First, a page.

May 15, 2002
For Immediate Release

Securities Regulators Look at How Companies
Report Executive Compensation

Vancouver - Securities regulators have launched a review of how well publicly-traded companies comply with their executive compensation disclosure requirements. The Canadian Securities Administrators (CSA) are seeking to identify areas where disclosure could be improved.

Investors are entitled to detailed information telling them how executive compensation is linked to corporate performance, said Doug Hyndman, Chair of the CSA, the umbrella organization representing the 13 provincial and territorial securities commissions. We are measuring how well that information is revealed. We hope that our findings will result in meaningful guidance for people who disclose information on behalf of companies.

The initial step is a review conducted by the securities regulators of how 75 Canadian companies comply in their information circulars with reporting requirements. Any company whose disclosure diverges from the requirements will be asked for an explanation. A report will be published later this year.

Even though the regulations are clear and specific, the quality of executive compensation reports varies among companies, said John Hughes, Chair of the CSA's Continuous Disclosure Committee. Most companies provide the basic numeric data required, but we are concerned with the narrative discussion of their approach to executive compensation.

Examples of the types of information that must be disclosed include:

  • The specific relationship between corporate performance and executive compensation;
  • If an executive is rewarded under a performance-based plan despite failing to meet the stated performance criteria, the reasons for any waiver or adjustment to the compensation formula;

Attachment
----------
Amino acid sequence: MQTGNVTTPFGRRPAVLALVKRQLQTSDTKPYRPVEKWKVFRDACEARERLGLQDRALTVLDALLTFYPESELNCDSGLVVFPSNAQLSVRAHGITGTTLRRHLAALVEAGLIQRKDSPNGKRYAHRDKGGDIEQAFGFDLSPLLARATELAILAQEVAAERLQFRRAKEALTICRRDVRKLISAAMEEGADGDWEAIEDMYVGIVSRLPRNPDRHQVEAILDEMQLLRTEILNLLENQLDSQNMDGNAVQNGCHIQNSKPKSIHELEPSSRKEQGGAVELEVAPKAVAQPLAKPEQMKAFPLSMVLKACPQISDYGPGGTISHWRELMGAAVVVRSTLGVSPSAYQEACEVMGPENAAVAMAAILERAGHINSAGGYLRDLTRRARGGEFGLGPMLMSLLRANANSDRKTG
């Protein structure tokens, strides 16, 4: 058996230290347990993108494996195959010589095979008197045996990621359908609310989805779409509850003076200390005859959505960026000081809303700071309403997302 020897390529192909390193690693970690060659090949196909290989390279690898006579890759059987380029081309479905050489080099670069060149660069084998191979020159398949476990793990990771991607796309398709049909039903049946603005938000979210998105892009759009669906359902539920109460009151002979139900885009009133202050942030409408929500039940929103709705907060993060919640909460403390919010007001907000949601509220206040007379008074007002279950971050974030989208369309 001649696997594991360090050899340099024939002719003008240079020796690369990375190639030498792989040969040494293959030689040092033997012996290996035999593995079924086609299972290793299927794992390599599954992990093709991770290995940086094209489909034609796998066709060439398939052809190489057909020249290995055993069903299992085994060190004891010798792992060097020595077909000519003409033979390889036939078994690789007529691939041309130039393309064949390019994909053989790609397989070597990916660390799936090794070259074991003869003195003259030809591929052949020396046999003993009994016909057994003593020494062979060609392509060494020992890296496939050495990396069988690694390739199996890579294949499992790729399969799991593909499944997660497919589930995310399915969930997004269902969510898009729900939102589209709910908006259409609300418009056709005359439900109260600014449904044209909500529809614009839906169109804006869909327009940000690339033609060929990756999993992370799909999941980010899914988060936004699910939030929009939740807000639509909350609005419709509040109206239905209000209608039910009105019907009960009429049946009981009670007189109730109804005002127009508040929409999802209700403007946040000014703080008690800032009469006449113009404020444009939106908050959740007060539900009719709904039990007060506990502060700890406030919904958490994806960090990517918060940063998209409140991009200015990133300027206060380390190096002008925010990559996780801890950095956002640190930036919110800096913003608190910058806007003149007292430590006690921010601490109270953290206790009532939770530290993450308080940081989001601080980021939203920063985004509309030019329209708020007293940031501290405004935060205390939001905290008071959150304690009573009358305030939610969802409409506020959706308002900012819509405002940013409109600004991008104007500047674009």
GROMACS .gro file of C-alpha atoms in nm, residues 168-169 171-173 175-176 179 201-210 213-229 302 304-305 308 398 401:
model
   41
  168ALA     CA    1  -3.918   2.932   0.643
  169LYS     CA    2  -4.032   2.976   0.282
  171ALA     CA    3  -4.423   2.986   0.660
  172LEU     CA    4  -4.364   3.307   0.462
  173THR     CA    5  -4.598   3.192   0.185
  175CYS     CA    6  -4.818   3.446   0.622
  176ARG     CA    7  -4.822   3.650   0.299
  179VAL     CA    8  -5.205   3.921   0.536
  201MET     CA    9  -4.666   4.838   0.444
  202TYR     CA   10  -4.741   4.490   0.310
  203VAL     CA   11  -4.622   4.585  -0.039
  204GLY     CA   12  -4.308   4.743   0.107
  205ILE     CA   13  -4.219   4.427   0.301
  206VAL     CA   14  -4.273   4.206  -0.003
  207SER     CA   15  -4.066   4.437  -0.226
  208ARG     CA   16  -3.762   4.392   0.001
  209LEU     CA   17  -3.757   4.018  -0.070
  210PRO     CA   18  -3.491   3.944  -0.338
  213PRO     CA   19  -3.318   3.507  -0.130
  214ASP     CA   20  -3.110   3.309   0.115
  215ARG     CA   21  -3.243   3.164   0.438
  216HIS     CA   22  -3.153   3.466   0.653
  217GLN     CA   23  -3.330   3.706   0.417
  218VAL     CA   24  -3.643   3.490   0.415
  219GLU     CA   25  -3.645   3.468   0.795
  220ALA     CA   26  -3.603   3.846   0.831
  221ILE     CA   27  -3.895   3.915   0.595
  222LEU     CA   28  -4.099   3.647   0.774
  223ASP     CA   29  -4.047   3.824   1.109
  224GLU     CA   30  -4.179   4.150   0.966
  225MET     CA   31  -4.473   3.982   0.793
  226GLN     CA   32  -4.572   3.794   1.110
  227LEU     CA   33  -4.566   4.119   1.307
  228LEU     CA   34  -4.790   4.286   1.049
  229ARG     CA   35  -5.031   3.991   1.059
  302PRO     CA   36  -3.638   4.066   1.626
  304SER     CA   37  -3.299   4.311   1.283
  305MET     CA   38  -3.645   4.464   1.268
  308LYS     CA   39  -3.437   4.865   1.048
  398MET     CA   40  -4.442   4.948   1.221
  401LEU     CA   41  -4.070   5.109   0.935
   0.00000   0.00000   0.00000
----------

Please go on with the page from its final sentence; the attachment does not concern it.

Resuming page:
• The basis for the CEO's compensation, including the factors and criteria on which the compensation is based and the relative weight assigned to each factor;
  • The competitive rates on which the CEO's compensation is based if it is determined by assessments of competitive rates, as well as information about how the comparative group was selected and at what level in the group the compensation was placed.

In the second phase of the project, regulators will assess whether issuers have followed appropriately the recommendations of the new accounting standard on stock-based compensation and other stock-based payments.

Some companies use boiler plate language to describe executive compensation, added Hyndman. Publicly-traded companies across Canada are required to report in detail the framework of executive compensation. Investors should be able to see precisely how the compensation received by executives is derived, and determine if they support the practices given the company's performance.

We are using a common approach to review compliance with continuous disclosure obligations coast-to-coast, said Hyndman. The national review of executive compensation disclosure marks another important step toward a harmonized national securities regulatory presence.


Andrew Poon
Media Relations
B.C. Securities Commission
(604) 899-6880

Eric Pelletier
Manager, Media Relations
Ontario Securities Commission
(416) 595-8913

Denis Dub
Manager of Public Relations
Commission des valeurs mobilires du Quebec
(514) 940-2199, Ext. 4441

Joni Delaurier
Communications Co-ordinator
Alberta Securities Commission
(403) 297-4481